Here are a few new bits of tech that are making waves around the angling community:
Lock your baits in place
Perhaps one of the most useful and cost-effective new technologies to hit the fishing industry in recent years comes in the form of a simple tackle box.
Anybody who has carried around a bunch of crankbaits or other hard baits in a tackle box knows how messy they can get, with treble hooks getting tangled and skirts getting tangled. They likely also know the heart-sinking feeling when your expensive soft plastics mix together on hot summer days and creating a goopy, rainbow-colored pile of molten plastic. And, if you’ve ever dropped your tackle box with the lid open, you’ve probably spent plenty of valuable fishing time cleaning up the mess after all of your hooks and terminal tackle fall on the ground or, worse, into the water.
The days of those sort of hangups may soon be over thanks to a relatively new technology called ElasTak — not to be confused with Z-Man’s ElaZtec plastic used in its baits.
ElasTak is a new type of liner used in the Lure Lock brand of tackle boxes that keeps lures firmly in place and prevents them from dropping out should the box be flipped upside down. The environmentally-safe, soy-based formula “holds and cradles fishing lures, hooks and fishing tackle,” according to the company’s website, keeping your hundreds of dollars of gear in place and preventing movement that can dull the hooks and mess up the baits.
In addition, it’s hand-washable with soap and water and doesn’t leave any sticky residue behind on the lures.
It’s an incredibly simple concept to grasp, yet Lure Lock is really the only company on the market with this kind of technology. It’s also fairly inexpensive, with the smallest lure boxes lined with ElasTak costing $15.99 and the largest just $19.99. The bright green dividers and latches also look great, and for those who just like the look of the box, you can even buy the boxes without ElasTak in them for $7.99 to $9.99.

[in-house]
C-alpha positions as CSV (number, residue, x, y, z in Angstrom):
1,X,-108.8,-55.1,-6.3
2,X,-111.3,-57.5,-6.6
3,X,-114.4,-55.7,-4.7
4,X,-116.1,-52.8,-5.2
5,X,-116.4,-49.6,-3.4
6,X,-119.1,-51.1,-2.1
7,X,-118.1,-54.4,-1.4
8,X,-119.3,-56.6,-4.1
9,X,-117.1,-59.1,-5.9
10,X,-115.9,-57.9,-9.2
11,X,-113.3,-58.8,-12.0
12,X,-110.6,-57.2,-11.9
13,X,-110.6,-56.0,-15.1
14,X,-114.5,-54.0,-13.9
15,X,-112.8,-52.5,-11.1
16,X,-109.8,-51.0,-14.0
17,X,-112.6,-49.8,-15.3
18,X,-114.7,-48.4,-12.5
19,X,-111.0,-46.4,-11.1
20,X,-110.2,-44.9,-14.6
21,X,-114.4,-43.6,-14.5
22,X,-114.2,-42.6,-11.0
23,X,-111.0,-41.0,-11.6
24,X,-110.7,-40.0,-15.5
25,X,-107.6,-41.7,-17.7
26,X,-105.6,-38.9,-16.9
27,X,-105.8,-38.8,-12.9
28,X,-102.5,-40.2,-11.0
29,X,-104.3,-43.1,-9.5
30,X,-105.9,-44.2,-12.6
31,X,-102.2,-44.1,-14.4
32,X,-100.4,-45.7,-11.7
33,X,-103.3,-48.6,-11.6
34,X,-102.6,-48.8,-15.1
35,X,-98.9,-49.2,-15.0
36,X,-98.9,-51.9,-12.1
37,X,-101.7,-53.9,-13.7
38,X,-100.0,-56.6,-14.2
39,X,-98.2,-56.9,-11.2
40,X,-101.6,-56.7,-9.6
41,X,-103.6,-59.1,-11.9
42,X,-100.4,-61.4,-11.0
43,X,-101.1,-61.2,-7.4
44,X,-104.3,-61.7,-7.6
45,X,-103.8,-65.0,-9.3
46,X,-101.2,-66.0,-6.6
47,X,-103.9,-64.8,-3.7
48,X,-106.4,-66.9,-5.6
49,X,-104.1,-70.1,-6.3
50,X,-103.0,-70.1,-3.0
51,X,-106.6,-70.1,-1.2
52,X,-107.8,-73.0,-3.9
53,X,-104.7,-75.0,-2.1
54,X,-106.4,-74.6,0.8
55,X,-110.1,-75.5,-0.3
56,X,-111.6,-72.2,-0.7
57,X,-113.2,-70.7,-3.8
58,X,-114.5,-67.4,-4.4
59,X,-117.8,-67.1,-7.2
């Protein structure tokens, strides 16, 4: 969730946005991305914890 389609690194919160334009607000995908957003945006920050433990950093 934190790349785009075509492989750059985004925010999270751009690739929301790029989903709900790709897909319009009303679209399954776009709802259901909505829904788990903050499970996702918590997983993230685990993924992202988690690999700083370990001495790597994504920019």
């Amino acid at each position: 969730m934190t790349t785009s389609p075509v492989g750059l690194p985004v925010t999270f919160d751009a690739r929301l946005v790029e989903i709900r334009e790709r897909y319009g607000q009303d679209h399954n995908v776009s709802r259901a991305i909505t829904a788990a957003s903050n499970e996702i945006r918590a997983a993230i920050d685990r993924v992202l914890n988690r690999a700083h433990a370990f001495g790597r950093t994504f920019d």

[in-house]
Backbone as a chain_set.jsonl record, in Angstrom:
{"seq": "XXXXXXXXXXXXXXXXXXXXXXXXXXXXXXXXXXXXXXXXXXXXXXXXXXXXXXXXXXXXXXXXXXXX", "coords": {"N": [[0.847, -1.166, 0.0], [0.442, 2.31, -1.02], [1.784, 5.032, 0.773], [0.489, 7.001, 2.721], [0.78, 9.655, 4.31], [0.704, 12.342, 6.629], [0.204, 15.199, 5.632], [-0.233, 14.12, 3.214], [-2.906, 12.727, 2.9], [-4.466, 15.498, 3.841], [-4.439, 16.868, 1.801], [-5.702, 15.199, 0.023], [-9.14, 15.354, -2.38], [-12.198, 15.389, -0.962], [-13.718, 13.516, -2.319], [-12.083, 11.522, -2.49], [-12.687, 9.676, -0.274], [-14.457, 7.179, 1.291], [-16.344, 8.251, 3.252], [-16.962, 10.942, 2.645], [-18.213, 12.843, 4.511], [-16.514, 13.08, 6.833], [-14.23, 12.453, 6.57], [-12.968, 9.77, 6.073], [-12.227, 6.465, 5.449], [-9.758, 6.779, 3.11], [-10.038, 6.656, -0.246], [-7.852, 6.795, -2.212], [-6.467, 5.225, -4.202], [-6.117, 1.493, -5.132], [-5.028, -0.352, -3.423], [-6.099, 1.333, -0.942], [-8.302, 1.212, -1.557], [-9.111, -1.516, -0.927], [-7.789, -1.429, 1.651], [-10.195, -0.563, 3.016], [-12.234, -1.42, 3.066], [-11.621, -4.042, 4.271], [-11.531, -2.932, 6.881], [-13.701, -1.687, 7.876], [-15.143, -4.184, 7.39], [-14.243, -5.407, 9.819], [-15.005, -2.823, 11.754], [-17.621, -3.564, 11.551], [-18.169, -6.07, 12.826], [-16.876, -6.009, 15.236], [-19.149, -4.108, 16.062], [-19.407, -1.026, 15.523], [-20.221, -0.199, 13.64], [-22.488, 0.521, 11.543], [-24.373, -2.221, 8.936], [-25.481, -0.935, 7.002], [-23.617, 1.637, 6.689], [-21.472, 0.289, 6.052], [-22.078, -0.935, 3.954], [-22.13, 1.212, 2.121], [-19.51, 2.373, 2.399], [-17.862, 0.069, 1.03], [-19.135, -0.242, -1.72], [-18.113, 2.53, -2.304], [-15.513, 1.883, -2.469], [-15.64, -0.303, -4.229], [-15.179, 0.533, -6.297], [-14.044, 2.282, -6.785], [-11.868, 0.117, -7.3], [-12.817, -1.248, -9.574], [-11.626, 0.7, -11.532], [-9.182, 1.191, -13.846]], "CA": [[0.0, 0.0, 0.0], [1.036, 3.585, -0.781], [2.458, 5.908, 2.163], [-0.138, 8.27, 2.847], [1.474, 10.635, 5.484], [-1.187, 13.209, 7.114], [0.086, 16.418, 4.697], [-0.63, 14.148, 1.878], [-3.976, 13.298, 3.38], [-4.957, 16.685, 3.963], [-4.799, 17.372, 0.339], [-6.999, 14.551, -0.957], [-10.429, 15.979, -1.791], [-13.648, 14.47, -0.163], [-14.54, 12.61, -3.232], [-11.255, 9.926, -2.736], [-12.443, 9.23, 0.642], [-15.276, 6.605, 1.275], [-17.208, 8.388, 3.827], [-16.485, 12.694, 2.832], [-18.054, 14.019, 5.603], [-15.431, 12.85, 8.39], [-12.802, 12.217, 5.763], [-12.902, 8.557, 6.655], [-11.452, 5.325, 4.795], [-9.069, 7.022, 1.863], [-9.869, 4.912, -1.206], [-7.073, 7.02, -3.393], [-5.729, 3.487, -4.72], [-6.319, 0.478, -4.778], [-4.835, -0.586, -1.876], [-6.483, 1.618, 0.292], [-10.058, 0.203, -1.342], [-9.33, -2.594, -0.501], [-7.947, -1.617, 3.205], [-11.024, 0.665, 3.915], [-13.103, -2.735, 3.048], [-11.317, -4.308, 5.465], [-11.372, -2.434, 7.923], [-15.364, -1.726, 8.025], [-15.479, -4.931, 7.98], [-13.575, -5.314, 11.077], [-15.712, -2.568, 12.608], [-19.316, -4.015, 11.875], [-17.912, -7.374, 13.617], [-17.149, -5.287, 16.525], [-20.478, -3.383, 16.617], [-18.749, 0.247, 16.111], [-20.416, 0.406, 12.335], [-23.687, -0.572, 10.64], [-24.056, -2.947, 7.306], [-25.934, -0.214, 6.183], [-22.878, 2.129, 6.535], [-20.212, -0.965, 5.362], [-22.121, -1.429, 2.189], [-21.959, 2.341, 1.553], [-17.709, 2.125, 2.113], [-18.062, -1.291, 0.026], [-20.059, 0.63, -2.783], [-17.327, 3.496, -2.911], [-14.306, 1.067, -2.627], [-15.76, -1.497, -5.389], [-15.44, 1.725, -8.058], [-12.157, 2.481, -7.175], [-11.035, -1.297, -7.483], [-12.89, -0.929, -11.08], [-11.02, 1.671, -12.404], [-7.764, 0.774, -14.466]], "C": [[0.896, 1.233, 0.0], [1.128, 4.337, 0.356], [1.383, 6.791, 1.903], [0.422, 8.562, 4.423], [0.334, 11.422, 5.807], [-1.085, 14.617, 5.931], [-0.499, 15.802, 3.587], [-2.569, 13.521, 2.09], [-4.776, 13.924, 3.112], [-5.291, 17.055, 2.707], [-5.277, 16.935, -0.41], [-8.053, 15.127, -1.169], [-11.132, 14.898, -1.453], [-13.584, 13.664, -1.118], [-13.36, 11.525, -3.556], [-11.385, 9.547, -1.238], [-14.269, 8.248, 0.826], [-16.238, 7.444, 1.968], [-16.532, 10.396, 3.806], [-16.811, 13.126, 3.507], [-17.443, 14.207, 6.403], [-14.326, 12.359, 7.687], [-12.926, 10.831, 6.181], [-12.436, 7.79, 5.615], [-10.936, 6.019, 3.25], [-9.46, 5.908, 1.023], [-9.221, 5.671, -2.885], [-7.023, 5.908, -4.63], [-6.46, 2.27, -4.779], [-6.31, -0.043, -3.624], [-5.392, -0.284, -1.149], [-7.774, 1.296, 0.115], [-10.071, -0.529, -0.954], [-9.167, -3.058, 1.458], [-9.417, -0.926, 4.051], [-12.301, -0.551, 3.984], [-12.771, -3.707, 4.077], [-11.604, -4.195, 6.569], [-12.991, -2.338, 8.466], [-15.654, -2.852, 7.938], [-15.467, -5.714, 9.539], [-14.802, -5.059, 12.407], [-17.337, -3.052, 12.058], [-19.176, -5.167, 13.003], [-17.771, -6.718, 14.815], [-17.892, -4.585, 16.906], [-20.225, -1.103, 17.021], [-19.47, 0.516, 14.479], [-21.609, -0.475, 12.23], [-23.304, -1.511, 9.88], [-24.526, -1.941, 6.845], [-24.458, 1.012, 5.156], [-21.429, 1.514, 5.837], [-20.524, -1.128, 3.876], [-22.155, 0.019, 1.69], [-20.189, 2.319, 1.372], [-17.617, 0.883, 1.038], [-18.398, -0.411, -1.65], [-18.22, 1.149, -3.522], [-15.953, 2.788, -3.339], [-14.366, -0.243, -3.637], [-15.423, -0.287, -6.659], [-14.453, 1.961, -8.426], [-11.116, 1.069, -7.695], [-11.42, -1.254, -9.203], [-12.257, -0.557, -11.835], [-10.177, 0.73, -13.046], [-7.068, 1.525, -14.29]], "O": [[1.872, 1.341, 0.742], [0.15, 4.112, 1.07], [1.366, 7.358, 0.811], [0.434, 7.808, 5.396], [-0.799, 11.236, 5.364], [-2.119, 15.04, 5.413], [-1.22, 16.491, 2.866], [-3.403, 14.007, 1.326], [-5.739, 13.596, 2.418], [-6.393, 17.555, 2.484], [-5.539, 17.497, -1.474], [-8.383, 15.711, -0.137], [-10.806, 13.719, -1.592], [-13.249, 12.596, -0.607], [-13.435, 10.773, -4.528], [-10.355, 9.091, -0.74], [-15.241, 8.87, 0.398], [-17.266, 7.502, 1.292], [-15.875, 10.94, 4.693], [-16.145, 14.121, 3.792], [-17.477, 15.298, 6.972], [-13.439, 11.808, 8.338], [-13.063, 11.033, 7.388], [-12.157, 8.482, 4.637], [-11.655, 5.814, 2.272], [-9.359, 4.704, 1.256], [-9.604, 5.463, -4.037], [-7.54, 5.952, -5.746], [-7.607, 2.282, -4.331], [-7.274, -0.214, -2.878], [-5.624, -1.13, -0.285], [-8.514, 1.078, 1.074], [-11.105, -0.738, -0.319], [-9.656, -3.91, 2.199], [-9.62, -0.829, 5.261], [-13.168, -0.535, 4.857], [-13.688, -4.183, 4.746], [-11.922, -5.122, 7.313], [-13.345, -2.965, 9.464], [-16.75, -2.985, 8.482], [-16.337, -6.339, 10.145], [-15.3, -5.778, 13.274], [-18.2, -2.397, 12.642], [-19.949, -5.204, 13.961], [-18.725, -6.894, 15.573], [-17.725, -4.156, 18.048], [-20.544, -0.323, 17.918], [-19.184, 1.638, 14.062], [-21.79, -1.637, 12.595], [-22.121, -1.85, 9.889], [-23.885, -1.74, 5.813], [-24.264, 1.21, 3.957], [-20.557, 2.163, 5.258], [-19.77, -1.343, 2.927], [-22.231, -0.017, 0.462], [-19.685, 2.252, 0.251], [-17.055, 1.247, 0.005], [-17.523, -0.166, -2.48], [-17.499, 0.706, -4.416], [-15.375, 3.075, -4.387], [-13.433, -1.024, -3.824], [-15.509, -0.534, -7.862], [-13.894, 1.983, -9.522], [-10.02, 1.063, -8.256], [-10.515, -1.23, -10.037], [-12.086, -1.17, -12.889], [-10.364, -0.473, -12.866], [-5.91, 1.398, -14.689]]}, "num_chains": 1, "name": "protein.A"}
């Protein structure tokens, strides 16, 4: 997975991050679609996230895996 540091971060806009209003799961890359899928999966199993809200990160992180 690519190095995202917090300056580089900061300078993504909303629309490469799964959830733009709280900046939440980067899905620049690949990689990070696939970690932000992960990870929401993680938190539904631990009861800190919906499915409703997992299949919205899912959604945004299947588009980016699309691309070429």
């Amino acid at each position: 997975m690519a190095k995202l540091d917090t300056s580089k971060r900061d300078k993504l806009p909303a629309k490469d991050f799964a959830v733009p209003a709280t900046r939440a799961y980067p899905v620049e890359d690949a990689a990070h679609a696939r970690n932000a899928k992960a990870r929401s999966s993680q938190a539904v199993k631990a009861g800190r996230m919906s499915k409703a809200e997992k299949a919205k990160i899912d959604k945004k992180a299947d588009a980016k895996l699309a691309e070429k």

The Shimano Curado 150 DC is a baitcasting reel that use a computer chip charged kinetically thanks to the spinning of the reel during casting to digitally control the reel’s braking system.
The microcomputer reportedly measures the line outtake by every 1/1,000th of a second and adjusts it to prevent backlashing and maximizing casting distance even in the toughest of conditions.
The reel comes in both left- and right-handed models, with gear ratios ranging from 6.2:1 to 8.5:1 for those who prefer reels that pick up a lot of line very quickly during the retrieve, and each reel retails for just $249.99, a surprisingly low price in the market given its technological capabilities. By comparison, other Shimano reels range anywhere from $80 to $600.
This is an intriguing new piece of technology, especially for spinning reel users like myself who are prone to backlashing on a baitcaster. The reel has yet to release for sale but is set to be available in the fall.
Humminbird’s new Solix and Helix series of fish finders are catching eyes and helping anglers catch fish thanks to their incredibly detailed 3D graphics that show everything underwater thanks to its new MEGA Imaging technology.
The scanner is practically video quality, as you are able to easily identify fish based on their silhouette and can tell exactly what structure is below you. The digital clarity is so good that you can actually see a fish’s shadow on the bottom of the lake as it swims past, according to the company.
The fish finders run from $999.99 for a Helix 9 CHIRP MEGA DI GPS G2N up to the Solix 15 CHIRP MEGA SI GPS for $3,499.99.
Find out more at https://www.humminbird.com/.
Animated Lure is just what it says — an electronic lure that swims all by itself.
The lure uses a USB adapter connected to the hook to charge the bait, and anglers can cast it out under a bobber and watch the bait swim around like a live bait. Once it hits the water, it takes 12 seconds for the propeller to kick in, and it pauses and changes directions to look exactly like a live bait.
The bait comes in several colors, including hybrid striped bass, common carp, spotted sea trout, wounded common roach and red tail chub.
The bait takes about 2 hours to charge and gets about 1 1/2 hours of swim time. It sells for $32.95 on http://www.AnimatedLure.com and ships in two to three business days in the U.S.
Besides being a great replacement for live baits, it also has the potential to be of great help to those who have disabilities or mobility issues.
I’ll have more information about new baits and terminal tackle coming out in the upcoming weeks.